The next generation web, scaling and data mining will matter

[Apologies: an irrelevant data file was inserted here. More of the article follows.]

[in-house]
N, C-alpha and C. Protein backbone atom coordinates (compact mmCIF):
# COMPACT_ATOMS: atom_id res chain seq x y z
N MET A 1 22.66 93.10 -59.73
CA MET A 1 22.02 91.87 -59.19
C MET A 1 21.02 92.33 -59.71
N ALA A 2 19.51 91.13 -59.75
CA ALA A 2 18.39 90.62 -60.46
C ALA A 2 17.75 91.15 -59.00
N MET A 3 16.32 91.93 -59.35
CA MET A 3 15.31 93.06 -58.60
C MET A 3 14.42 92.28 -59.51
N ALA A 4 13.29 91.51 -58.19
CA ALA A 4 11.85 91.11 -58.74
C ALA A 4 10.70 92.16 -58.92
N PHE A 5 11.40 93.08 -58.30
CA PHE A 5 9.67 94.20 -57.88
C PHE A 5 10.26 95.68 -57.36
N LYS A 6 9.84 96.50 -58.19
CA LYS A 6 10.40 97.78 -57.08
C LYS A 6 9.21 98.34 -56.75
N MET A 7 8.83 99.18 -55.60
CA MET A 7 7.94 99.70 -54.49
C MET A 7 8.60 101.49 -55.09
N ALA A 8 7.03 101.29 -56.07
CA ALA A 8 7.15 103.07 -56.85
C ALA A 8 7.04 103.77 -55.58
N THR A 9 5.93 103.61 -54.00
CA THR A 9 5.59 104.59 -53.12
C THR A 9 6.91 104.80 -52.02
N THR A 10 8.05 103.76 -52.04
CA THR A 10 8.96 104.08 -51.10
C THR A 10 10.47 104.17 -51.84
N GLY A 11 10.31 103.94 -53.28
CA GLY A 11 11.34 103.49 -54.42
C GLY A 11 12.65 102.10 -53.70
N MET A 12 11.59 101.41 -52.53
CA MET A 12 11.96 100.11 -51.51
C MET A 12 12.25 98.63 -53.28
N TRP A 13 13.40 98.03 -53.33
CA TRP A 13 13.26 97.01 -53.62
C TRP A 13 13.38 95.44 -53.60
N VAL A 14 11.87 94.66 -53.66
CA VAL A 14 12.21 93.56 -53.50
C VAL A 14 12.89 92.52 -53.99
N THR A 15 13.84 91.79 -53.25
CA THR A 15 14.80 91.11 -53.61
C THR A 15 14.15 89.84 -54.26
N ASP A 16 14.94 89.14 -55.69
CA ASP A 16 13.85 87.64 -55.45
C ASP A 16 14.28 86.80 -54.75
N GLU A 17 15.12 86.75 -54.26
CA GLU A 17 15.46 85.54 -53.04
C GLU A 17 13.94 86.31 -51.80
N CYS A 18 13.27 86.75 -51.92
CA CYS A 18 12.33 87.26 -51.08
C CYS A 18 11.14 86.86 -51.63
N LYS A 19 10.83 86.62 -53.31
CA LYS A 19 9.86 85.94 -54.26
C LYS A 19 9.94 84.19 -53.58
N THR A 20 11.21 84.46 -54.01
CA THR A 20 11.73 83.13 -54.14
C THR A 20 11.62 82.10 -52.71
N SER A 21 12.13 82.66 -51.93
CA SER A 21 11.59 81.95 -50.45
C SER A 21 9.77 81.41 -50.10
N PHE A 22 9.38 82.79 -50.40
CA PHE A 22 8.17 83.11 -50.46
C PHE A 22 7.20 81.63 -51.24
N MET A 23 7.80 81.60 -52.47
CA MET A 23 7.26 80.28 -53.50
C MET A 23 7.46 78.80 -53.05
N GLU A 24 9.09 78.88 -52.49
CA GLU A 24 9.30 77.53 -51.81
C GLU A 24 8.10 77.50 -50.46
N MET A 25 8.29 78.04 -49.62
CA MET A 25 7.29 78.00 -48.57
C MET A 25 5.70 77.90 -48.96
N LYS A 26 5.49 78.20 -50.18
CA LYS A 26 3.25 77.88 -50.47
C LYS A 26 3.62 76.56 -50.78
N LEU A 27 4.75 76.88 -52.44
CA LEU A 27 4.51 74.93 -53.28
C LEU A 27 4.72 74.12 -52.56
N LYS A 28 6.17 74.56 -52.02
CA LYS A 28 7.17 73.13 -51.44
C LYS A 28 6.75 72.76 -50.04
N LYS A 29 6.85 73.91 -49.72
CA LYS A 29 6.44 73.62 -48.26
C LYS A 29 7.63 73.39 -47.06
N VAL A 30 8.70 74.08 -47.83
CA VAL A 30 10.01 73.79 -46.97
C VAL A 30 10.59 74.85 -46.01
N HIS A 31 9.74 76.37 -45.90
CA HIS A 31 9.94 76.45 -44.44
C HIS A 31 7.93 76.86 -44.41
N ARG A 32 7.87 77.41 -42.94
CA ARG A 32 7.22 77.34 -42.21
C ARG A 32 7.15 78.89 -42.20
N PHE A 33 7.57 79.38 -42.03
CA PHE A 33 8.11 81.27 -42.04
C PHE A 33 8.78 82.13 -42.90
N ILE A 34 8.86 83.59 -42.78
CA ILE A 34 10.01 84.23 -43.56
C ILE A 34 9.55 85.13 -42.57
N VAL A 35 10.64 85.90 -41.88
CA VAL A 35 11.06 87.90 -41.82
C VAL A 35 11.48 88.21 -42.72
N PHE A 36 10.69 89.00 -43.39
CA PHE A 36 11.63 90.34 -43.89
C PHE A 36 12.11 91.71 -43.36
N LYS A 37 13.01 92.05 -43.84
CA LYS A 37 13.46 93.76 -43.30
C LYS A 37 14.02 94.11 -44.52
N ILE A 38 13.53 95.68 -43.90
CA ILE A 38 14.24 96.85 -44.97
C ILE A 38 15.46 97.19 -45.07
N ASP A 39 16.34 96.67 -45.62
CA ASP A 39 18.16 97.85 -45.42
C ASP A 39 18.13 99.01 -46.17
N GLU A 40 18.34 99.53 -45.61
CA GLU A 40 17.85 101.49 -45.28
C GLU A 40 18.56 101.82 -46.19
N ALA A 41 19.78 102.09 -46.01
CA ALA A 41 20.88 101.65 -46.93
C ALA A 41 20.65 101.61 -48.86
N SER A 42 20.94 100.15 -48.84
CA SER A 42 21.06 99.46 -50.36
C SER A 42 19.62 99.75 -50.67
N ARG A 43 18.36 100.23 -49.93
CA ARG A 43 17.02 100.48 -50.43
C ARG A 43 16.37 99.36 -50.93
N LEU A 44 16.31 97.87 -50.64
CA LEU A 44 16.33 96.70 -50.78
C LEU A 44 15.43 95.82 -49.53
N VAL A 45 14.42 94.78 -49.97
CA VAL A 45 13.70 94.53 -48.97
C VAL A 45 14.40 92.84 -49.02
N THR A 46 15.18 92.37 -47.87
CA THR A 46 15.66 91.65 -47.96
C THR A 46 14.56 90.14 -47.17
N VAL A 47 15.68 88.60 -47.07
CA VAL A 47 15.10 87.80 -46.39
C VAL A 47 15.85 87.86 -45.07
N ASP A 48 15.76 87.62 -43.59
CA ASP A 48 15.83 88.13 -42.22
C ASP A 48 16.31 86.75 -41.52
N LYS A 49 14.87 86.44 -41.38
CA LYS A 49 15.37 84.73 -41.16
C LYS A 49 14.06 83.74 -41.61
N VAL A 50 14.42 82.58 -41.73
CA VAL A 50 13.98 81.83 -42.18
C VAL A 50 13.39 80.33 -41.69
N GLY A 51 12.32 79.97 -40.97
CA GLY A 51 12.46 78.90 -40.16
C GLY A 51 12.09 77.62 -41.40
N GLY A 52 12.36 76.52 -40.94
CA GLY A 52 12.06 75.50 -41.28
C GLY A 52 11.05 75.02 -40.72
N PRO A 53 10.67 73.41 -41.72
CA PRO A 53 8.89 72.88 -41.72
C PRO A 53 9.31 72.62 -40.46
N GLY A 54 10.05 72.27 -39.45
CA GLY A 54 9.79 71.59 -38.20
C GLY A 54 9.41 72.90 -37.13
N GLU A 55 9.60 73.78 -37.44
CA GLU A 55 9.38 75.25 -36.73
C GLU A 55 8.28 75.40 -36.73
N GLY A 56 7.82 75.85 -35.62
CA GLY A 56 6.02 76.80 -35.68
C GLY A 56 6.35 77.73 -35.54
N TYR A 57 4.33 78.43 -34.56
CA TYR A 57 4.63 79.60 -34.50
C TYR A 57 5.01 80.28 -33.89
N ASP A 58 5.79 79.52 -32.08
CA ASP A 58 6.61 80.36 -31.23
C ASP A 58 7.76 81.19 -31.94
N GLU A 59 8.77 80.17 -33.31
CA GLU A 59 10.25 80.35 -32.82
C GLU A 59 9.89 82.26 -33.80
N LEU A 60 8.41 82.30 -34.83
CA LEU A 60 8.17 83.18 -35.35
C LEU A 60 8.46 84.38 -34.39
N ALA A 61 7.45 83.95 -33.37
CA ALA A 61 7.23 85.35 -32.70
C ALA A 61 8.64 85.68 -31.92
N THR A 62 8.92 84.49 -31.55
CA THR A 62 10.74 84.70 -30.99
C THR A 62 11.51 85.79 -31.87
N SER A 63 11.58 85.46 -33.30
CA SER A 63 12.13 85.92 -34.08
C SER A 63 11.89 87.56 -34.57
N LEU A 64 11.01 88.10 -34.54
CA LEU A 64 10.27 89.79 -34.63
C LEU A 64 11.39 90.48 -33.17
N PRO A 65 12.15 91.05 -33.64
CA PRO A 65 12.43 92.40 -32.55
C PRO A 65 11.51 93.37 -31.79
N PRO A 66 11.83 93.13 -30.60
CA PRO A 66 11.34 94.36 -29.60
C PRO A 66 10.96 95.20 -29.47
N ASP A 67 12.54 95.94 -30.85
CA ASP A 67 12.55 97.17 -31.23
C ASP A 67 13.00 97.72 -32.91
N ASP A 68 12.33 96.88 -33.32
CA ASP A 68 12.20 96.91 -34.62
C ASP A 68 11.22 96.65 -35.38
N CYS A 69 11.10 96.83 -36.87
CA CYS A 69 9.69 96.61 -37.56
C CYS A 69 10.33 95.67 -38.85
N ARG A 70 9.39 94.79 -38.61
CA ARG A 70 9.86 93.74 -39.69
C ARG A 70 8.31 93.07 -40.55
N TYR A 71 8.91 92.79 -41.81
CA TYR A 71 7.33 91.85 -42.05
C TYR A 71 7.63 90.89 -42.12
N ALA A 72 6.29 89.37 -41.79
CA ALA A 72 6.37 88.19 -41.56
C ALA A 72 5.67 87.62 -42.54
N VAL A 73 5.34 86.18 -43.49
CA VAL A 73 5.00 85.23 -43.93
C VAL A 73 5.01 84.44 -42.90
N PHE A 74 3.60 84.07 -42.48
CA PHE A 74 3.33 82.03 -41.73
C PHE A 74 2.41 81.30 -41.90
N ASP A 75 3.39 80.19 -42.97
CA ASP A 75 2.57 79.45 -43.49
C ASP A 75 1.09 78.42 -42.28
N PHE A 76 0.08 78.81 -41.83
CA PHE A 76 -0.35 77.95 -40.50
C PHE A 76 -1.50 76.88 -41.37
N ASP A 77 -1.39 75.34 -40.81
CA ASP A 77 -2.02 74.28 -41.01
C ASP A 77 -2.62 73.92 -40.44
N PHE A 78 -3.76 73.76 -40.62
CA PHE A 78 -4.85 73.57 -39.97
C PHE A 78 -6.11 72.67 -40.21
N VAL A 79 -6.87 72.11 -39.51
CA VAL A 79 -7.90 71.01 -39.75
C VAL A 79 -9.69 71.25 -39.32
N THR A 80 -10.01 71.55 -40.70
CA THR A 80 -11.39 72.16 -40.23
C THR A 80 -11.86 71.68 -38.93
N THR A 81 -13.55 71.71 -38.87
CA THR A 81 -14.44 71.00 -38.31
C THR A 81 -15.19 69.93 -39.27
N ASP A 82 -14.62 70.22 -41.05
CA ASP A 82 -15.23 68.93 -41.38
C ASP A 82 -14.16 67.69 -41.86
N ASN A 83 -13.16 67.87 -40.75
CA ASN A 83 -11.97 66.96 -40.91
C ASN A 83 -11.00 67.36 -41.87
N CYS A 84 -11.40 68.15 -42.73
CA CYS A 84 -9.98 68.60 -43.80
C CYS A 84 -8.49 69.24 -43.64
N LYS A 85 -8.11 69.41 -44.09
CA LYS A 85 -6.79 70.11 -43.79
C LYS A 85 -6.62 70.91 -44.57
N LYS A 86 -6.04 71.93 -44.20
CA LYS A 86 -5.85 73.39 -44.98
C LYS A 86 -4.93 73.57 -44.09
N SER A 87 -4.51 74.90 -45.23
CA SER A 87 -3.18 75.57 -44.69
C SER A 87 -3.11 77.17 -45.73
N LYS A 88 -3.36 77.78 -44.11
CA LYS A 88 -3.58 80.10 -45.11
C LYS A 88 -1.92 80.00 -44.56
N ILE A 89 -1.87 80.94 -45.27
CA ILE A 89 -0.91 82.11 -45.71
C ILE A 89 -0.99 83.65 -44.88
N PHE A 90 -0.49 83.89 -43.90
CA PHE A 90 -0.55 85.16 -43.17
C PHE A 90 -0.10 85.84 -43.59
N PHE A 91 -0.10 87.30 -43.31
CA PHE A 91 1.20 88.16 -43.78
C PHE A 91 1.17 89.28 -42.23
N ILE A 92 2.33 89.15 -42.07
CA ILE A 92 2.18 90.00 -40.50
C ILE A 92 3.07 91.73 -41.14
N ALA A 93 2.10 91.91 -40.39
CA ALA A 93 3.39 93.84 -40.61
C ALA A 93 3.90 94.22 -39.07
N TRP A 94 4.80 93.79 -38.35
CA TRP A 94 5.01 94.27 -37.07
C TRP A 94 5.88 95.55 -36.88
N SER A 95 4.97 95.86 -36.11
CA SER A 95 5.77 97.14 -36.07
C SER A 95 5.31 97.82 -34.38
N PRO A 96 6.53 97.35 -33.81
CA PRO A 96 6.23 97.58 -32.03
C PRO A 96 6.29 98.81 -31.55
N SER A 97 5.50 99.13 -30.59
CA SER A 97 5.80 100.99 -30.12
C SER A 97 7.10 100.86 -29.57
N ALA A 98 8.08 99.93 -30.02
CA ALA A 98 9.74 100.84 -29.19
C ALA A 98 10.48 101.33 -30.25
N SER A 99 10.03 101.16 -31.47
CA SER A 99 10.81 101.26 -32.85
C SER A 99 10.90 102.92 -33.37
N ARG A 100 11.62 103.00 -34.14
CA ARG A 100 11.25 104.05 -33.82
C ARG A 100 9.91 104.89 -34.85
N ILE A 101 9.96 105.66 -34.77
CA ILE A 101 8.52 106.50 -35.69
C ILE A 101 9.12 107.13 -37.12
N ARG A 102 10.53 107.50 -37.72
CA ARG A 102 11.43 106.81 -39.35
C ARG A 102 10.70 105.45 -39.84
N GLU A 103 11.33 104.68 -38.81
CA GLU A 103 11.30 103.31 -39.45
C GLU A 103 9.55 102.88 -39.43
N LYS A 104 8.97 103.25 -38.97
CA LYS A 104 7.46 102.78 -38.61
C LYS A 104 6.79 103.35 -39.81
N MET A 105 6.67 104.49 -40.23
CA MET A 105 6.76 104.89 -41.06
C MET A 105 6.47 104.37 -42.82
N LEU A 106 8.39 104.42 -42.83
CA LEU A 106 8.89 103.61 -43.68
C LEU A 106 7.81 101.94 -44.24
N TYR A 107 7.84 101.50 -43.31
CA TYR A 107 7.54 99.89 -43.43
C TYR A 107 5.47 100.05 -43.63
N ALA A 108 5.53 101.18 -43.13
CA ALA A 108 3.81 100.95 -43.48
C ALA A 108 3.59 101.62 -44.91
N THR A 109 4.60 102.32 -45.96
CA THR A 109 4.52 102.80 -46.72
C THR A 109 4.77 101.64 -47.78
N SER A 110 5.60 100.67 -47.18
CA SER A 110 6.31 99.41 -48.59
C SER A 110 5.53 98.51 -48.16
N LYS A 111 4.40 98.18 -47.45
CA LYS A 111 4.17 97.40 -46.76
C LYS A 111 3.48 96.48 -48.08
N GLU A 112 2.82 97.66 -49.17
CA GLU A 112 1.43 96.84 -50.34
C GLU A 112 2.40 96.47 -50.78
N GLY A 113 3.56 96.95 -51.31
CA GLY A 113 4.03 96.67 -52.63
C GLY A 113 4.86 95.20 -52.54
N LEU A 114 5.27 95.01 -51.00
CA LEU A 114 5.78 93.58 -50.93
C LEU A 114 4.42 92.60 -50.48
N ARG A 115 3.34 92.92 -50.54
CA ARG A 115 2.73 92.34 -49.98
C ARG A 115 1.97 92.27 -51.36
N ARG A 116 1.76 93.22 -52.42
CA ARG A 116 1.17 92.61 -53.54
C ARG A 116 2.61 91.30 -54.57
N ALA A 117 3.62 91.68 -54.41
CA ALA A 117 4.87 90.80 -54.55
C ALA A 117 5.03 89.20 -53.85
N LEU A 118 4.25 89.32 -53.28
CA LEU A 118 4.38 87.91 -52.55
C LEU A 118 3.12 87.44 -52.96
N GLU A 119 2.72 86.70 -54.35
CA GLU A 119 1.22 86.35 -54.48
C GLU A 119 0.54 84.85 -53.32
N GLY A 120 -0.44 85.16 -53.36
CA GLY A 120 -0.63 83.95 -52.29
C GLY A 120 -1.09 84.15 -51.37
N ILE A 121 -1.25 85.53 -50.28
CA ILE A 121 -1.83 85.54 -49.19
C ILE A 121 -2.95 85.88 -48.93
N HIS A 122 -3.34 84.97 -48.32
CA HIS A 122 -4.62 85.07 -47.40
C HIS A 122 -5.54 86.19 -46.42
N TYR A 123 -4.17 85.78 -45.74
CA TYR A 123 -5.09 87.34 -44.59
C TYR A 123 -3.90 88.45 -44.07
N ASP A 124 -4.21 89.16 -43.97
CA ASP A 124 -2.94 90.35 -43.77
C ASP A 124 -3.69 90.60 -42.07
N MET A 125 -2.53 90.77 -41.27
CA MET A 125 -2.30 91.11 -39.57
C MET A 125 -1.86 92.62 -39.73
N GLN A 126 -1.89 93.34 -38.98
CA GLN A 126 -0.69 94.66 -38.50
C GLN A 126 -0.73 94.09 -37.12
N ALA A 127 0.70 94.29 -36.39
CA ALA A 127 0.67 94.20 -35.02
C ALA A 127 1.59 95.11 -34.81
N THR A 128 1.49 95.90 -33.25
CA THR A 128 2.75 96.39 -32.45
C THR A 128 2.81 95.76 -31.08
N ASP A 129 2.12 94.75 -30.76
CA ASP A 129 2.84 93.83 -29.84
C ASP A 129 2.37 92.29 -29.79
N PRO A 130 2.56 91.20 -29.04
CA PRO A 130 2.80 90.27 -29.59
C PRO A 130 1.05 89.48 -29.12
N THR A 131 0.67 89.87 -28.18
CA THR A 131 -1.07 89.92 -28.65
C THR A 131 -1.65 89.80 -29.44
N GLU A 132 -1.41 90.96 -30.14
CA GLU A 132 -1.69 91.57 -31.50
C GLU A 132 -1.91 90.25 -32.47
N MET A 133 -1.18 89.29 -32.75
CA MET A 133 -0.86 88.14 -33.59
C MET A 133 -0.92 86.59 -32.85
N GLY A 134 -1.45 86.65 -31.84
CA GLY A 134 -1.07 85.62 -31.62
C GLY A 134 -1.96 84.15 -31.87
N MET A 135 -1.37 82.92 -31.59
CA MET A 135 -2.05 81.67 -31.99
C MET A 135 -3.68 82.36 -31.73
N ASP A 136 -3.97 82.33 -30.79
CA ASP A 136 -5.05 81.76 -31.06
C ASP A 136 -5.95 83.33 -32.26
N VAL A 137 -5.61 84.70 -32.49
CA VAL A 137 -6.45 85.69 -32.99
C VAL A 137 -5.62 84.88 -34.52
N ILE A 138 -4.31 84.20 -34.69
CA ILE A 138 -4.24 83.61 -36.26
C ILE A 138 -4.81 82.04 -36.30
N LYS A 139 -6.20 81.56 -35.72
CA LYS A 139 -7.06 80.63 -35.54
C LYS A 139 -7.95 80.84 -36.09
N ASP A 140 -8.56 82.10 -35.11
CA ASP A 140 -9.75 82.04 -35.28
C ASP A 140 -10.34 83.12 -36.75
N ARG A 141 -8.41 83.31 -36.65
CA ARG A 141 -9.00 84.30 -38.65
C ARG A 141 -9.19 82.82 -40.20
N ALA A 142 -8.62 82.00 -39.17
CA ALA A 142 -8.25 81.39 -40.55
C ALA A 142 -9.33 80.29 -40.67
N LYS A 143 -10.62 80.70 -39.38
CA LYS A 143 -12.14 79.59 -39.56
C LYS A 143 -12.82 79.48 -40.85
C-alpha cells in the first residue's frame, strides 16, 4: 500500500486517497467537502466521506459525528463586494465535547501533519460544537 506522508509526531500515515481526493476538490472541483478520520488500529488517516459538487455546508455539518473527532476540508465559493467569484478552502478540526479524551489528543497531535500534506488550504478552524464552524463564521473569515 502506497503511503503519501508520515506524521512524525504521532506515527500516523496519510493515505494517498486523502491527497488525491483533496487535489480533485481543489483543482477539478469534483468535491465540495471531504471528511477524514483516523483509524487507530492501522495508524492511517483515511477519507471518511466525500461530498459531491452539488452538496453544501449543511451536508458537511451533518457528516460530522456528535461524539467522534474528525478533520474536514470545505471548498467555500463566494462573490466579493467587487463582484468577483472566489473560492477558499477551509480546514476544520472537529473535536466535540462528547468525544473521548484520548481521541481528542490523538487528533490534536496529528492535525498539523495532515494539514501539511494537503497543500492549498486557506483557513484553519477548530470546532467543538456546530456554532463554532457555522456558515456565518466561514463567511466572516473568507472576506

We are all enjoying the benefits that come with the commoditization of existing hardware and software infrastructure.  It is true that it costs exponentially less to launch a business today versus five years ago.  We are all smarter, broadband penetration is reaching critical mass, and open source and commodity hardware have become reliable alternatives to proprietary architectures and closed systems.  As we all move forward with our web-based operations, it is clear that scaling the back-end infrastructure still remains a formidable challenge.  There have been many an instance of popular services going down - remember Typepad, Salesforce.com, and del.icio.us as a few examples.  With scaling the backend also comes a need to learn more about your users and their interactions.  Data mining and analysis is becoming a big thing to not only help companies create better services but also to generate more revenue per user.  In addition, for many web companies extreme data driven applications are the core of their services.  Think about Zillow, Technorati, and services like Indeed which are dynamically driven services based on aggregating, crawling, and filtering millions of pieces of data.  However, the fast growth of many a web-based operations combined with the need to mine the data leaves a big hole in the revolution of the cheap.  Web-based operations need an open source way and cheaper option to scale their database needs, move to a data warehousing architecture without breaking the bank, and scale with user growth leveraging commodity infrastructure.  Enter Greenplum (full disclosure-Greenplum is a portfolio company and I am on the board) which just released its GA product Bizgres MPP for data warehousing leveraging the best of the open source PostgreSQL database.  We have been working on the code for the past 18 months, and I am quite proud of the team for having delivered the release.  Greenplum is taking the best of the open source database PostgreSQL and rebuilding some of the core functions like the query optimization, execution, and interconnect.  We are allowing anyone to build a shared nothing architecture ala Google to scale their backend to multiterabyte sized systems leveraging cheap hardware. It is free to run on a single machine but if you want to run a massively parallel option we charge a fee per CPU.